According to the solution model, diamond nuclei ought to form inside the original volume of molten catalyst. In an experiment performed in 1977, the author observed that the first diamond nuclei were actually precipitated out inside the original volume of graphite where molten metal intruded. Moreover, macroscopic graphite flakes were recrystallized in regions where diamond had not yet nucleated. However, as soon as a diamond nucleus was formed, it served as the carbon sink and sucked up microscopic flakes suspended in molten catalyst. As a result, microscopic flakes could not be accumulated to form macroscopic flakes.
Once a diamond nucleus reaches a critical size, it will continue to grow in the graphite volume. However, there is always a thin film (<0.1 mm) of molten catalyst that separates diamond from graphite. This thin film will wrap around the diamond and it grows continually along with the diamond. Meanwhile, diamond is feeding on microscopic flakes of recrystallized graphite that drifts across the strait of thin film.
It would appear that the sequence of events for the diamond synthesis under high pressure is as follows:
(1) Molten metal invades into graphite in structural weak regions.
(2) Graphite disintegrates to form microscopic flakes.
(3) Catalyst atoms penetrate microscopic flakes by intercalation, and then shuffle the stacking sequence to become rhombo-hedral graphite.
(4) Rhombohedral flakes are puckered under the influence of molten catalyst and they stick together to form a diamond nucleus.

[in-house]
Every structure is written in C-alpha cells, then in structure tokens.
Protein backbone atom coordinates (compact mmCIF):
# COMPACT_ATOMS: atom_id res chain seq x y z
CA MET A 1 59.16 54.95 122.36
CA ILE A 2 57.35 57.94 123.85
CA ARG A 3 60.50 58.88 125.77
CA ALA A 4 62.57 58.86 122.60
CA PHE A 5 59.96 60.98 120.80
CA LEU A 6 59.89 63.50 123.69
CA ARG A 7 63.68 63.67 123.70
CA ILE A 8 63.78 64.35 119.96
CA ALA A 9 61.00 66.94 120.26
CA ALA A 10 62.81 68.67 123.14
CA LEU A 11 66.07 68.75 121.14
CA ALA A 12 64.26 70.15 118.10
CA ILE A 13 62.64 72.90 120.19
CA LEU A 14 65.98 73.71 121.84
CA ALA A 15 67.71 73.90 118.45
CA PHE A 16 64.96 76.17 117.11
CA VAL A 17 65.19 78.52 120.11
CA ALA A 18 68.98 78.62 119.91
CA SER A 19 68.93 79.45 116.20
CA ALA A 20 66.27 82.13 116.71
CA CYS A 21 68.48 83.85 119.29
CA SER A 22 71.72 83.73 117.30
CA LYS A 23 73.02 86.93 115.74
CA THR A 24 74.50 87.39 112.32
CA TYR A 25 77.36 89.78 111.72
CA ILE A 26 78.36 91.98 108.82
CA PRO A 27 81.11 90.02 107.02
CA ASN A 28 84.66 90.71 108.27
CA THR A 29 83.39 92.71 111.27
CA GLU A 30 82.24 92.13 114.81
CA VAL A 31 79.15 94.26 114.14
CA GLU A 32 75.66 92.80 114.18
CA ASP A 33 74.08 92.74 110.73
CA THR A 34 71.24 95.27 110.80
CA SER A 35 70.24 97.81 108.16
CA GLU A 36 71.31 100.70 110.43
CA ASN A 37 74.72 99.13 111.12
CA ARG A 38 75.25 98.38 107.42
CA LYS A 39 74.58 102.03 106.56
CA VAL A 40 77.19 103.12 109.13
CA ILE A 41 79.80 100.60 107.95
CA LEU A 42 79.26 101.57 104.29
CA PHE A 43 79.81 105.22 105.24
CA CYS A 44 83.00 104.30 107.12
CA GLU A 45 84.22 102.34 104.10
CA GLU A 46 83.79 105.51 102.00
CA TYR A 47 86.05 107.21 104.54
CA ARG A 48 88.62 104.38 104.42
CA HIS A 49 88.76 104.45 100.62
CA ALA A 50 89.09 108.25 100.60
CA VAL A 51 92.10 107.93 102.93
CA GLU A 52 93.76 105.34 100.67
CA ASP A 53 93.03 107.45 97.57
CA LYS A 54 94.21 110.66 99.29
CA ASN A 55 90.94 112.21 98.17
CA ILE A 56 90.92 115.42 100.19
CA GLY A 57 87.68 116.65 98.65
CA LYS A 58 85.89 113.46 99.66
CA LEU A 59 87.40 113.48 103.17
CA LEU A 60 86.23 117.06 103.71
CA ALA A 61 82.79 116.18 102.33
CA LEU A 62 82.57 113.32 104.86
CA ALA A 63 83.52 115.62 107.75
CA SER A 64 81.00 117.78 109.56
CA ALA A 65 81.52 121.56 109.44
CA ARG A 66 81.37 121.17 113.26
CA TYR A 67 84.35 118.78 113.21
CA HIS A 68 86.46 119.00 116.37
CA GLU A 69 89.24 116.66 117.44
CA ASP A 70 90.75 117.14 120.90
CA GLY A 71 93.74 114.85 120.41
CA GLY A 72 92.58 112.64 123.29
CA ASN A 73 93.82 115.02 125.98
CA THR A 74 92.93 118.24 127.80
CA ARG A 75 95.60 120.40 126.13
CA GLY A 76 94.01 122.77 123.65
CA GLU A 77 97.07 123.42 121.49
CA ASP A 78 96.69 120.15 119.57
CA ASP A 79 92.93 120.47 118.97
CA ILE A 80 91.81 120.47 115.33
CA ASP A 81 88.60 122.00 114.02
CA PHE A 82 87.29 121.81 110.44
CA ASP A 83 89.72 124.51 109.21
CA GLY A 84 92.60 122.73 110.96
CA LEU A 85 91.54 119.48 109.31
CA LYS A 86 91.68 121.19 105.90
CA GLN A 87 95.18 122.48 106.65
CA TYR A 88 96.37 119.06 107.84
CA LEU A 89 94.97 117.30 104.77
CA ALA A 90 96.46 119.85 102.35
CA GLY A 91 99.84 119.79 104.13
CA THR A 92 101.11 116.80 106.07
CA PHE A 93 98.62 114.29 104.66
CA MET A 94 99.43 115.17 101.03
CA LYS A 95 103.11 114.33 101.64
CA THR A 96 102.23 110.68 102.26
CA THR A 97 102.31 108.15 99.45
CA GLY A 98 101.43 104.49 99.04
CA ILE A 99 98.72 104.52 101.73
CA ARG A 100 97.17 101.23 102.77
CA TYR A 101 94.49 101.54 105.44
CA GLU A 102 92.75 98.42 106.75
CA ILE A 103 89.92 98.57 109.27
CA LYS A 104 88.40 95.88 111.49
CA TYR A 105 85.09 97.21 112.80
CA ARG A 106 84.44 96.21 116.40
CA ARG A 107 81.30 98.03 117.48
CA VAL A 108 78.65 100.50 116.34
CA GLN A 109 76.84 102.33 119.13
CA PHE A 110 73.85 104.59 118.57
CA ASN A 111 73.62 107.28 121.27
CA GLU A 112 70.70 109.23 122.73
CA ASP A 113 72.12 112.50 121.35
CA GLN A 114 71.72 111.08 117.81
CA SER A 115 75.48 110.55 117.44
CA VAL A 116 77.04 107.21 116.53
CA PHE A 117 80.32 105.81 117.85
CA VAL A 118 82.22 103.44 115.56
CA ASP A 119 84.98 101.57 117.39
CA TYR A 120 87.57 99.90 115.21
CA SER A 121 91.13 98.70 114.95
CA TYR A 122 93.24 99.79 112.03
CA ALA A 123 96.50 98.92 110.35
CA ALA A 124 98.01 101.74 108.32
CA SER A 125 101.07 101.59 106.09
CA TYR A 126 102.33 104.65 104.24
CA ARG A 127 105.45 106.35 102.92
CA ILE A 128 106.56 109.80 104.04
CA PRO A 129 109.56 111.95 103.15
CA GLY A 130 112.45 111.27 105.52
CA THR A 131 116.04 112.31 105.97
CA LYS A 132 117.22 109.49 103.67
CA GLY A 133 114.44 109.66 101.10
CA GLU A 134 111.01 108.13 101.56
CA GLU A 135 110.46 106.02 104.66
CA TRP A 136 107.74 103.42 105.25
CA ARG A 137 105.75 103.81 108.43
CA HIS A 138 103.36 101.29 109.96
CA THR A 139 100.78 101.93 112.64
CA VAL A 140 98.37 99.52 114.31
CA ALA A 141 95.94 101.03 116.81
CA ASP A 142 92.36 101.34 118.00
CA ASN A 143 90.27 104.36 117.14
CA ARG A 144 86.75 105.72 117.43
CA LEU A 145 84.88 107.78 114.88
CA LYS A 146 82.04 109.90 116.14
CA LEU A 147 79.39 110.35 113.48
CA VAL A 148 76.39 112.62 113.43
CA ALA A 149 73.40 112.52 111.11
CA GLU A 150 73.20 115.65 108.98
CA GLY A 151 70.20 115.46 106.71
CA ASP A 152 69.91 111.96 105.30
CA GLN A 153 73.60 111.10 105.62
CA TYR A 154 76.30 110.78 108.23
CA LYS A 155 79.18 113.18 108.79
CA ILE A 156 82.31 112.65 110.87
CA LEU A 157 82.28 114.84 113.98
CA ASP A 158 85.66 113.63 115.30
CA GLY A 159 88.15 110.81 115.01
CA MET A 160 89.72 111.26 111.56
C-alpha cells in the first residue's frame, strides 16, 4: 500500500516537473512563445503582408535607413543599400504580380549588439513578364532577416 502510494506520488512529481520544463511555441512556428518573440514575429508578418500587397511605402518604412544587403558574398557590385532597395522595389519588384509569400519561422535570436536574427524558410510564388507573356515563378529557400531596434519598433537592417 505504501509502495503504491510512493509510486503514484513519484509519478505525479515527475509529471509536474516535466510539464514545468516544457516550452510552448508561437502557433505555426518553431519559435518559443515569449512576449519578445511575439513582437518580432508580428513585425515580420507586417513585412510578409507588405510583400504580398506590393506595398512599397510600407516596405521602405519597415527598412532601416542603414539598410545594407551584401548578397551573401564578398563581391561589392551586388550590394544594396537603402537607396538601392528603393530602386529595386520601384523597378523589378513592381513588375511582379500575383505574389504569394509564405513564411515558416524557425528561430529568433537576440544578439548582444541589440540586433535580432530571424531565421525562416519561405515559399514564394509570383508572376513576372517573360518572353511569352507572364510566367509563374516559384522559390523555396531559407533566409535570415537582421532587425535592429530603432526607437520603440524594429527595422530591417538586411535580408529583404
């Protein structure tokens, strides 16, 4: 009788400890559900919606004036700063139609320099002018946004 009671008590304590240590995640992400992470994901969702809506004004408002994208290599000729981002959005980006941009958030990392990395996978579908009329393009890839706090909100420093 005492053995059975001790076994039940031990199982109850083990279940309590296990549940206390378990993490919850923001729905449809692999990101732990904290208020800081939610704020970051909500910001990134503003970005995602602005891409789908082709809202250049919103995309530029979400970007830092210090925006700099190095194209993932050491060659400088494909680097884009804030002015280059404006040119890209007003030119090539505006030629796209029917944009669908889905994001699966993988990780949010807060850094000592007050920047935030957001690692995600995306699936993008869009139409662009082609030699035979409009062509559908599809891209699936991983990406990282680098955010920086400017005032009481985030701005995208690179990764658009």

(5) The diamond nucleus is growing by continually feeding on microscopic flakes.
(6) As the diamond grows in size, molten catalyst is pulled in by the capillary effect, so the thin metal envelope can expand continually around the growing diamond.
The above model suggests that diamond is not nucleated from supersaturated solution of carbon atoms, but by puckering suspended graphite flakes (Fig. 4.9). The growth of diamond is also
Figure 4.9. Diamond is wrapped in a metal film that is impregnated with suspended graphite flakes. These flakes are continually disintegrated form the surrounding graphite disk. The immersed flakes are reshuffled in stacking sequence to form rhombohedral graphite. When these recrystal-lized flakes reach the diamond surface, they have been puckered and may attach to the growing diamond in chunks measured in micrometer. The catalyst side of the diamond crystal is growing slowly by the attachment of dissolved carbon atoms. The unequal rate of growth is often reflected in the asymmetrical appearance of the diamond crystal. Note that there is a temperature gradient across the catalyst envelope. Graphite, with electrical resistance 10,000 times higher than that of molten metal, is hotter than the catalyst metal in the corner regions where they are incorporated to form rays of inclusions.
dominated by adding microscopic chunks of flakes instead of discrete solutes. This conclusion is consistent with the observation that diamond facing graphite is growing nearly twice faster than that facing catalyst (growing predominantly by adding atoms). Moreover, when microscopic diamond is dissolved in molten catalyst, diamond may not nucleate at all. This situation is evidenced when gem diamond is grown with a seeded crystal using temperature gradient method. In this case, the growth rate achieved by feeding dissolved diamond atoms are comparable to that of growing saw diamond in the catalyst side. This growth rate is about half of that in graphite side.
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